Some people do their planning naturally, it's part of their personality. It's in their nature. Some people are reluctant planners. Most are somewhere in between. In our experience from observing client business operations, the recurring reality falls into a troubling quagmire – the belief that whatever level of success a business has achieved shows that "whatever" they are doing must be good and therefore that this must be fine. After all, if they are successful so far, then all must be good, right? Just keep doing what we're doing and things will continue to fall into place.
This is not meant to be cruel but to illustrate that we as business owners, stakeholders, entrepreneurs, managers, and consultants need vigilence and diligence when analyzing how we are going to achieve our next level of success. We must assume that no matter how well we have achieved our current goals, that there is always a next step for improving, achieving, for optimizing.
How does this conversation fit into a technology and digital business context? There are few business realms left in the land where digital planning does not figure prominently into any business model. Increasingly, competition comes from areas, offerings and disciplines you never knew existed or countries you never considered as offering a solution your business could use – or lose business to.
And yet, the impact of technology could have on operations, strategy, analysis, marketing, cash management, and sales, to name just a few, is often approached peacemeal. Innocently, of course because this is such a fast moving area.
How could your ...
While the offering of systems has exploded over the past few years – a testament to the market's response to a growing appetite for systems that will help run their business operations. The challenge, however is using tools wisely. The easiest analogy is the impact that Adobe Photoshop and similar earlier tools such as Quark, PageMaker, FrameMaker and others had on the concept of being a designer and illustrator. This brought the power of illustration and creativity to not just a new level, but a different way of even thinking about it. The very idea of designing or doing layout now started with turning on your computer. It was no longer a physical exercise one generally needed to be schooled on. It was a process that anyone could do.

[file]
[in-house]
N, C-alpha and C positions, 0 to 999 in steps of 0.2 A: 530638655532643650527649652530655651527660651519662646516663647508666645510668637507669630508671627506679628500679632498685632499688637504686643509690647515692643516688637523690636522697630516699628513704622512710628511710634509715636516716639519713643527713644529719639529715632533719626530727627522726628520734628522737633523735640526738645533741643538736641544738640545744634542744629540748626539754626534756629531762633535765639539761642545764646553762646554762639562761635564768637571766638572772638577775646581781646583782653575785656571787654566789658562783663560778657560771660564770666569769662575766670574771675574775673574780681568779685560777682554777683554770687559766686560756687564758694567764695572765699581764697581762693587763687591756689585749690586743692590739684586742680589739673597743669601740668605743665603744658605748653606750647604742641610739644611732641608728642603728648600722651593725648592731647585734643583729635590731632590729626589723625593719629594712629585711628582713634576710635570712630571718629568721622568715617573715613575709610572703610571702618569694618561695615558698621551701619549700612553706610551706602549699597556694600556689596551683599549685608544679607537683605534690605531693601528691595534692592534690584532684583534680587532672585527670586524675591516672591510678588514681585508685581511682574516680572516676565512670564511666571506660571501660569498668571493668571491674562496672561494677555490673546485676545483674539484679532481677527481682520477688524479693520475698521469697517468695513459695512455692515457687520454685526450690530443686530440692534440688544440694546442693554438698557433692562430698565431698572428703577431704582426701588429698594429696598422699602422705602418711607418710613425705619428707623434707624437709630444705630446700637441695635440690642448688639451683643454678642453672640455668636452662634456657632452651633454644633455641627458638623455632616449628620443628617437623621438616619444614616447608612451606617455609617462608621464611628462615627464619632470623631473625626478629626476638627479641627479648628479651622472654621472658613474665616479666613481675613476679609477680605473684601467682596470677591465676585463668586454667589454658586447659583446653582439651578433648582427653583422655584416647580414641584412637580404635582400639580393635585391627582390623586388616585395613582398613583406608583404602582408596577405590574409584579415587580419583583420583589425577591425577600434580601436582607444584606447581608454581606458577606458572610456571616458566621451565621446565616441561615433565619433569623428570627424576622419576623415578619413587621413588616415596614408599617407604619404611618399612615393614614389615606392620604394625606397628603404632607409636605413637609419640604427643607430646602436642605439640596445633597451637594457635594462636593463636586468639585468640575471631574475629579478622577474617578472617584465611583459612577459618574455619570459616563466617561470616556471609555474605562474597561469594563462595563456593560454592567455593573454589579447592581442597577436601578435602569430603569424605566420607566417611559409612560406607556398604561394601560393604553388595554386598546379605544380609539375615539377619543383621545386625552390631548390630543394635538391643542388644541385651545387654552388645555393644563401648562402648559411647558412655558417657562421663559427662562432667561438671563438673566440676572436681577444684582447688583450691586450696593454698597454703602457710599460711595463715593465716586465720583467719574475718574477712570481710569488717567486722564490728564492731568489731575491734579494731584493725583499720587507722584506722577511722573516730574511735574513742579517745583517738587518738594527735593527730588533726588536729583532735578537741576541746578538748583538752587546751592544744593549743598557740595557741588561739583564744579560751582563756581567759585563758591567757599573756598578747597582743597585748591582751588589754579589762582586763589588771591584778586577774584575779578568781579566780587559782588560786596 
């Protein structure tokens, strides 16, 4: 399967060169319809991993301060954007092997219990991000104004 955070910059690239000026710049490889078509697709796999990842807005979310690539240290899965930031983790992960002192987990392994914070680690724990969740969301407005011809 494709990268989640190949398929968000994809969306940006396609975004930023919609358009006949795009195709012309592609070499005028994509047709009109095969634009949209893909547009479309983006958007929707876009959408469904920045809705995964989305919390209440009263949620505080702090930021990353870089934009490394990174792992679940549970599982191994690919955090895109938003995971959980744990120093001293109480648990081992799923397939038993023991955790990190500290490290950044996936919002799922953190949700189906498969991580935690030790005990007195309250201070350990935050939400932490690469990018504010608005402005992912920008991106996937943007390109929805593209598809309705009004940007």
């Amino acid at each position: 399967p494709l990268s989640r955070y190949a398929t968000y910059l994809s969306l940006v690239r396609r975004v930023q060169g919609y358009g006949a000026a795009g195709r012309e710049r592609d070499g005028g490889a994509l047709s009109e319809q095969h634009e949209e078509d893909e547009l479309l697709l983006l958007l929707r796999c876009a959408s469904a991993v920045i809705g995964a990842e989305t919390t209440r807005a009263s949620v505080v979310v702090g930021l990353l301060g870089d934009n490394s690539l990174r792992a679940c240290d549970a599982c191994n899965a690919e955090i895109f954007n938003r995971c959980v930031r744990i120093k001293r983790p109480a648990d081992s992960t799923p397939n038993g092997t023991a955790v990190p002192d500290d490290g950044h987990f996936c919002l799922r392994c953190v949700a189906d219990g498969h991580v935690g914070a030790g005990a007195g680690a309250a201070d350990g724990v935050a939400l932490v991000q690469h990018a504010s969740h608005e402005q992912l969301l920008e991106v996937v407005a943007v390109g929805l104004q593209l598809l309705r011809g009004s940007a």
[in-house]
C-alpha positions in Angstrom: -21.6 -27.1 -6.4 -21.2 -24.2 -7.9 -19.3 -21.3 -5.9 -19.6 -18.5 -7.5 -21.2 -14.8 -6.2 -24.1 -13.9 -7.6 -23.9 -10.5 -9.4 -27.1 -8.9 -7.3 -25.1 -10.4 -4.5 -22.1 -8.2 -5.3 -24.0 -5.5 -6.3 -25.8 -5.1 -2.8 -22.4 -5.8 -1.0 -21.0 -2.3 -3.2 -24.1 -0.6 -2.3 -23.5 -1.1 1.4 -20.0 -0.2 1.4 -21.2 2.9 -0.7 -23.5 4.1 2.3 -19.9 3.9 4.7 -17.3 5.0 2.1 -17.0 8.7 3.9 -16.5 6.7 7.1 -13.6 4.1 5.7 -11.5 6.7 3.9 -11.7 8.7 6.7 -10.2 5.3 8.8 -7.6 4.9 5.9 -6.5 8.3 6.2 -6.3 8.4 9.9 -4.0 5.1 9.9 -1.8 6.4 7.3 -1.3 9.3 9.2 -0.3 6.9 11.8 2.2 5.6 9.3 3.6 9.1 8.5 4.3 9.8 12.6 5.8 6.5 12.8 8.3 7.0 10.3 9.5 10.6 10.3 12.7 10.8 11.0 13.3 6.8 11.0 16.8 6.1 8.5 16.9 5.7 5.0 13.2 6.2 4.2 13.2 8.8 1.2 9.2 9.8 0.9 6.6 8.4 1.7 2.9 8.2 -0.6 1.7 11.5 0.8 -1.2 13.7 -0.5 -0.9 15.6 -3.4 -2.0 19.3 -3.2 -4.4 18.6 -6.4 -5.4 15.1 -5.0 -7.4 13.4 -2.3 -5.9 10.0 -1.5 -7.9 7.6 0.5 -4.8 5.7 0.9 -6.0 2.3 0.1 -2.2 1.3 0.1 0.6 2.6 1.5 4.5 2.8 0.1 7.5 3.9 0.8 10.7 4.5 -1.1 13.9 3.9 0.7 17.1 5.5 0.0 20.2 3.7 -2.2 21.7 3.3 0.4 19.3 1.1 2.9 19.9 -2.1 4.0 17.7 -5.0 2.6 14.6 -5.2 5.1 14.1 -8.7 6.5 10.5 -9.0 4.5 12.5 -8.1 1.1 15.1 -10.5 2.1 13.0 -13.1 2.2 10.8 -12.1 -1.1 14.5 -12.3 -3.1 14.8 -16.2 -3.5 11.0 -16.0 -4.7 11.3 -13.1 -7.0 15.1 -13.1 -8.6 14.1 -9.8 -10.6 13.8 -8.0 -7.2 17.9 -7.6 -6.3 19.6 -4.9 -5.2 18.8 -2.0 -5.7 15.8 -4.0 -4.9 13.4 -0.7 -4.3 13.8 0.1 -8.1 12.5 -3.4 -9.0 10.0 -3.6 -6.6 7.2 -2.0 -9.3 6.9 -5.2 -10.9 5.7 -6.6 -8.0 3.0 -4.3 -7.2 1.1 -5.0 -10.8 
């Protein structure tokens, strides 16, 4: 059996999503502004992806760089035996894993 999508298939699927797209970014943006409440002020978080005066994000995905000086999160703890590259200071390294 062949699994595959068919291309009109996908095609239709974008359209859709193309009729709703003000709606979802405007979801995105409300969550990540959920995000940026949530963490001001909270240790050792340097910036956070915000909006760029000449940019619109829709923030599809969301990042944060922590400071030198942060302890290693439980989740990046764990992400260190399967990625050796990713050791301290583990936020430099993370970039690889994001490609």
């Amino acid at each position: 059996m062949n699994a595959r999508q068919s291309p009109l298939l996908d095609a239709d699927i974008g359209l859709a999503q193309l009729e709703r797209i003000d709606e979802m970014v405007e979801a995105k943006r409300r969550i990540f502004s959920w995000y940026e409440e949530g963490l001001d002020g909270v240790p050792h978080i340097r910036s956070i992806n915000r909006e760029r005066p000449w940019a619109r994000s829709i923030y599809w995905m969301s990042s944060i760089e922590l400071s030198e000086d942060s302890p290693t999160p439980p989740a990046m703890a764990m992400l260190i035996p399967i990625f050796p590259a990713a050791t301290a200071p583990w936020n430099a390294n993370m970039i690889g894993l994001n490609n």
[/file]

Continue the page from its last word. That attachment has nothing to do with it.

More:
And yet design software never actually made a designer out of anyone. Designers and Illustrators were still created by being either trained or very well practised.
Similarly, just buying or subscribing to various online SaaS tools, be they financial, layout, analytical, marketing and so on, while they are getting better all the time does not inherently make one a professional. 20 years on Photoshop is no closer to making someone a designer than it was in the beginning. Nor should it.
While it may sound redundant, this level of planning requires that you analyze your own business workflow at a granular level. This is probably the area of biggest failure at all levels of business scale and evolution. Managers and owners assume that they know their areas of delivery, resource requirements, staff requirements and dependencies simply because they've been doing it for months and years.
Do the math.
A Workflow Process Analysis reveals how your business actually runs – or should run – down to every financial calculation, shipping label, payment processed, and staff step. This process alone provides tremendous insight and value into not only what you do, but why you do it, and we strongly recommend evolving businesses go through this process if, for no other reason than we have seen what happen when they don't.
Assumptions cost money.
Engaging in any level of system, marketing, platform and operational change is an investment in and of itself. One of the most important and potentially expensive moves a business can make. And yet time and time again, we find businesses that risk such investments on assumptions and most unfortunately, fail as a result.
When embarking on expansion moves, be sure you take nothing for granted. Examine everything. Your warehousing, your accounting process, your product and inventory data entry and stocking process, your data integration, your marketing practices, your branding status. Leave nothing to assumption – and if this is all overwhemlming, bring in help.
In the end, whether you are a small business, a startup or enterprise; you are already in competition with a businesses somewhere in the world that does what you do. And they are doing this.